Post by: / November 30, 2020

Inside the First Civil Jury Trial in Ontario Since COVID-19

Recently, the first civil jury trial in Ontario took place in a courtroom in downtown Toronto. As lead counsel for the plaintiffs, I wanted to provide some insight into this ultimate step in our legal system.

The first case to come before a jury since the courts closed as a result of the Covid-19 pandemic involved a medical negligence claim. It took over five years from when the claim was started in court until it reached a trial, despite diligent work by all lawyers in getting the case to trial as quickly as possible. Many cases take even longer.

Justice delayed is justice denied. The delays in getting cases to court are primarily systemic. Steps need to occur before a case can be listed for trial, this in itself can be a slow process. Once the case is ready for trial, parties must wait two to three years for a trial date.

Currently, Toronto is one of the only locations in Ontario pushing ahead with civil jury trials. Most other regions have announced postponement, often indefinitely, and parties are left to consider having the case tried by judge alone.

In our trial, we were required to relocate to the Metro Toronto Convention Centre to select a jury from the hundreds of people that comprised the selection pool. Social distancing and mask policies were in place. None of the potential jurors that came in front of us, expressed concern about participating due to COVID-19. It may be that people called for jury duty that had concerns were sent home initially or were allowed not to attend. Six jurors and one alternate were selected for our trial.

The trial itself took place back in a courtroom at the courthouse that had been retrofitted with a significant amount of plexiglass. There was plexiglass in front of the judge, separating the registrar, the witness, counsel, and the jury. From my counsel table there were about five different layers of plexiglass and approximately fifteen metres separating us from the witness.

Situating seven jurors in a courtroom at six feet apart from each other where they can adequately see the lawyers, the trial judge, the witness and any demonstrative evidence was a significant challenge.

As we arrived in the courtroom, we were originally told that jurors might have to sit in the body of the courtroom, behind the lawyers, far away from the witness and with several levels of plexiglass distorting their views. Fortunately, we were able to work collectively, with the assistance of the trial judge to reconfigure the seating in the courtroom to keep the jury in and near the jury box.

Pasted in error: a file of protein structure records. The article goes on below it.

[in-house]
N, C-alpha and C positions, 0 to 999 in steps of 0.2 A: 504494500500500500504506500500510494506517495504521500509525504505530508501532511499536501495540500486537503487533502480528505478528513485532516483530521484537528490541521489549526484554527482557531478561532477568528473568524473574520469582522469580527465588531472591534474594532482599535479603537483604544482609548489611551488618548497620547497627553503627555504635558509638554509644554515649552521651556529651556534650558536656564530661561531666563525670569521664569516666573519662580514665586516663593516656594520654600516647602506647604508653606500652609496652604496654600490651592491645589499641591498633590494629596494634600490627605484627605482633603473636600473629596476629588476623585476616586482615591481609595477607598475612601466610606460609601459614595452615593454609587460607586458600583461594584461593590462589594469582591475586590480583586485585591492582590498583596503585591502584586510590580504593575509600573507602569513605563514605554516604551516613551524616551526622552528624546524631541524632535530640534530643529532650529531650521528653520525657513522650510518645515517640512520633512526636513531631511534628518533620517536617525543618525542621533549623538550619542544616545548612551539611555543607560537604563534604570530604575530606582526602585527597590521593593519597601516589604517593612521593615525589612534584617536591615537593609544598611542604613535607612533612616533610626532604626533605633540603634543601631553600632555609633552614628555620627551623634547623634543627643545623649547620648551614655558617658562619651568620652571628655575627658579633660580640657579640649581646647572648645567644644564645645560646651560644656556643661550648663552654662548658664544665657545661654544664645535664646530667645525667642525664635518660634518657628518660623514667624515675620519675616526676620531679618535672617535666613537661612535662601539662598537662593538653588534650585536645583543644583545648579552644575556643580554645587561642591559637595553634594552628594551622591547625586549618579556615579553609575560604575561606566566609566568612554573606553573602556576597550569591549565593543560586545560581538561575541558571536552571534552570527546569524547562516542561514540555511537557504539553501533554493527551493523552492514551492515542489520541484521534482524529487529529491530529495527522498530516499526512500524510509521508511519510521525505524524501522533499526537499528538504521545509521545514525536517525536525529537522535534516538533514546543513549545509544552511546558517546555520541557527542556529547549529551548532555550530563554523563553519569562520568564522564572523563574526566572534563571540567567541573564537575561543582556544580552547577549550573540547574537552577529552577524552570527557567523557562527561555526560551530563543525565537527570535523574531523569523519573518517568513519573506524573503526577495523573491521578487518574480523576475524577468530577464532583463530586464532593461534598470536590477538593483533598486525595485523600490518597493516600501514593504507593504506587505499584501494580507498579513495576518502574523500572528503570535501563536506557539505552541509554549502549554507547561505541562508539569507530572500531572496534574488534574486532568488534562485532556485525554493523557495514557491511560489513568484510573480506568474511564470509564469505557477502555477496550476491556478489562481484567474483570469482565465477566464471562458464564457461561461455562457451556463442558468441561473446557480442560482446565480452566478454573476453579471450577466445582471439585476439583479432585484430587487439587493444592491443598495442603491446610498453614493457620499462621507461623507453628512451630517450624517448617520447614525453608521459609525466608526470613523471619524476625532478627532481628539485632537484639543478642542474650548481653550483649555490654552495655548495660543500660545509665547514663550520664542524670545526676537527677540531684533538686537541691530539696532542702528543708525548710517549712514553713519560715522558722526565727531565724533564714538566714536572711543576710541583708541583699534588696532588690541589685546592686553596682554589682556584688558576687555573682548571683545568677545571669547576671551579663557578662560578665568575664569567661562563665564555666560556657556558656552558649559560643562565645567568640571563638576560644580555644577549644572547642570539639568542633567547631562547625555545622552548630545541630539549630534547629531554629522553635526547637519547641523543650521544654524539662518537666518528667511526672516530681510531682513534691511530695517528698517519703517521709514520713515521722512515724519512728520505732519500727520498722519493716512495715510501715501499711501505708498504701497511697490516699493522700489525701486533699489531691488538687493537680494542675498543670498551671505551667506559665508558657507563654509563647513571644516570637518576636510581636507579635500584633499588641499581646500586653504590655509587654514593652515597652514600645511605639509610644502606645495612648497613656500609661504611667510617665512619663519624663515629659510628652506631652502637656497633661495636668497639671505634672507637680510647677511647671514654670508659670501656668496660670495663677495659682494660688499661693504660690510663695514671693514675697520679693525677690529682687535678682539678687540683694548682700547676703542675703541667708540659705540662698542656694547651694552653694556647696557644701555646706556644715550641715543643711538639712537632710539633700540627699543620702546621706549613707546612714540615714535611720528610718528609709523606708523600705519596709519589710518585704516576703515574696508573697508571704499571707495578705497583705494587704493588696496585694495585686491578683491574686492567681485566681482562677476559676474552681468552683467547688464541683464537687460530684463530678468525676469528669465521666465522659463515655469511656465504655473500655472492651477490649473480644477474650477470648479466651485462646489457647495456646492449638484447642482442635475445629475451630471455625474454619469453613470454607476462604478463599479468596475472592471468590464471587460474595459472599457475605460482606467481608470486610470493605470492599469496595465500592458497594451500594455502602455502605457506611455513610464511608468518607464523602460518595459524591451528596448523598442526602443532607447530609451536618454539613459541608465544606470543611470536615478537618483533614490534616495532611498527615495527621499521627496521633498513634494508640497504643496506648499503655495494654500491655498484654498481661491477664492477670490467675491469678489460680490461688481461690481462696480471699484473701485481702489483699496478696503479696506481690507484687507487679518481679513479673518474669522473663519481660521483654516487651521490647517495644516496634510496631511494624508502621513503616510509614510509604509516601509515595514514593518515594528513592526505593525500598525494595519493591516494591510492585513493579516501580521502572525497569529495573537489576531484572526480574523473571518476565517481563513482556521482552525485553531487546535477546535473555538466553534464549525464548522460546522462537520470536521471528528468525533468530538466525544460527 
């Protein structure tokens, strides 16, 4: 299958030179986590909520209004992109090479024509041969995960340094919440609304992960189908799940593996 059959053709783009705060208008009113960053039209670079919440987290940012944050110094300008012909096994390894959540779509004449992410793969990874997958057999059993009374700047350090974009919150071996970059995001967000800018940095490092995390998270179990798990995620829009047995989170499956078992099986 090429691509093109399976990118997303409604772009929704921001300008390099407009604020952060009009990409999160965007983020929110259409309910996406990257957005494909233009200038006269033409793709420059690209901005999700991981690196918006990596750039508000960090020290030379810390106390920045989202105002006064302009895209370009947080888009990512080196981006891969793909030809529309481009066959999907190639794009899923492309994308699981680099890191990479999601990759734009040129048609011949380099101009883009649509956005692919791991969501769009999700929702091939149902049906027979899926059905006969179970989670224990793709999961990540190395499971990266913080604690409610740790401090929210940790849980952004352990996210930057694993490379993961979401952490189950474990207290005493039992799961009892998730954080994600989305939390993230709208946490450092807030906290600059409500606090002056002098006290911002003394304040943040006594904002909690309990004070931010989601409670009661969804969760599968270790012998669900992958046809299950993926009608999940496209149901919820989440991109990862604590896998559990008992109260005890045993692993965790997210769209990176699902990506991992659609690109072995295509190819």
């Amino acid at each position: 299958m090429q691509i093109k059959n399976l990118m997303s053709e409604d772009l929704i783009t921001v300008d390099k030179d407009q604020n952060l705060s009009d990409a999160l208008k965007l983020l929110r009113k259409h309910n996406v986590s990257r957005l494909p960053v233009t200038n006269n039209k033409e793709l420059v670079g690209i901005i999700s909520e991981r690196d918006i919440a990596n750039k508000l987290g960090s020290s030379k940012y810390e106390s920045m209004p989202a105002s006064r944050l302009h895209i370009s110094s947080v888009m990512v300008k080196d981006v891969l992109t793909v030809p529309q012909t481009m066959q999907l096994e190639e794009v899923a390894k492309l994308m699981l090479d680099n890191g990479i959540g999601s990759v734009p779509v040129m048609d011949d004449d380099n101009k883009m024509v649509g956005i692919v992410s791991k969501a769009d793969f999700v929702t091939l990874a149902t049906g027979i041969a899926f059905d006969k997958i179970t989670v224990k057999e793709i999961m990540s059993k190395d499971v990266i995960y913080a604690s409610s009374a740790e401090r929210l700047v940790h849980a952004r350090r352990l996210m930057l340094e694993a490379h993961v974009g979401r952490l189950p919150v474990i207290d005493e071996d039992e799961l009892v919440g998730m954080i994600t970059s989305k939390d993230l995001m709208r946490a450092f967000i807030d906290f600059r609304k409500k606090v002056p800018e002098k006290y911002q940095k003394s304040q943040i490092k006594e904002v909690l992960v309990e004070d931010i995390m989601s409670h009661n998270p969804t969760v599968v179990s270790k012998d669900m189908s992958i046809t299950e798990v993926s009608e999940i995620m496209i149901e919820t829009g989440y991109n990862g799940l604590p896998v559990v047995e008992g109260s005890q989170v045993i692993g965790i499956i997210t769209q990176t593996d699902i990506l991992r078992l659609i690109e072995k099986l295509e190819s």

Any trial that is to proceed with jurors sitting in the body of the courtroom or behind the lawyers is, in my view, unworkable. Imagine teachers facing the chalkboard, with their back to their students for the entire lesson.

Everyone was required to wear masks in the courtroom. Jurors wore them throughout the trial. Witnesses removed their masks when giving evidence. Lawyers removed their masks only when they spoke. The judge removed his mask once he was seated behind the bench.

Most of the witnesses gave evidence in person. Several witnesses testified virtually.

The health and safety of all persons involved in the justice system needs to remain paramount. Unfortunately, many courtrooms are not equipped with the necessary requirements to run a socially distanced jury trial. Wi-Fi can be inconsistent, there are spatial issues for locating screens and monitors and both the plaintiff and defendant were required to provide their own technology at their own expense. This creates a significant access to justice issue that requires government action.

We were told that the courtroom we were provided was the largest available. It only accommodated 21 people according to the Covid-19 capacity rules at the time. Once you add up the lawyers, jurors, court staff, witnesses, and parties, we were at capacity. This is a significant problem that will become increasingly glaring in cases involving multiple parties.

The elephant in the room throughout the trial was the concern over what would happen if someone in the courtroom got sick? Each day we watched COVID-19 case counts grow, and public health restrictions increase. We were fortunate that everyone remained healthy, but it has been reported that illness has occurred in criminal trials in Toronto. If one person in our courtroom tested positive for the virus everyone would have had to isolate, and it is quite likely that the trial would not have been able to continue.

The cost of a running a civil jury trial can run into the hundreds of thousands of dollars. The prospect of throwing away those expenses is frightening only to have to start again months or years down the road with a new jury.

The process in our trial worked, largely through the collegiality, diligence, and pragmatism of all of the lawyers and the trial judge. Not all cases work like that.

Currently, many courts have postponed civil jury trials indefinitely. While some cases have proceeded without a jury, most remain at a standstill. This is creating a further backlog in the system that will not be overcome without significant changes. Consideration should be given to virtual jury trials or having trial by judge alone if the case cannot proceed with a jury on its scheduled date.


Jason Singer is a partner at Singer Katz LLP. These are his reflections as the plaintiffs counsel in the first civil jury trial since the start of the COVID-19 health pandemic. Jason can be reached at 416-869-0789 ext. 102 or

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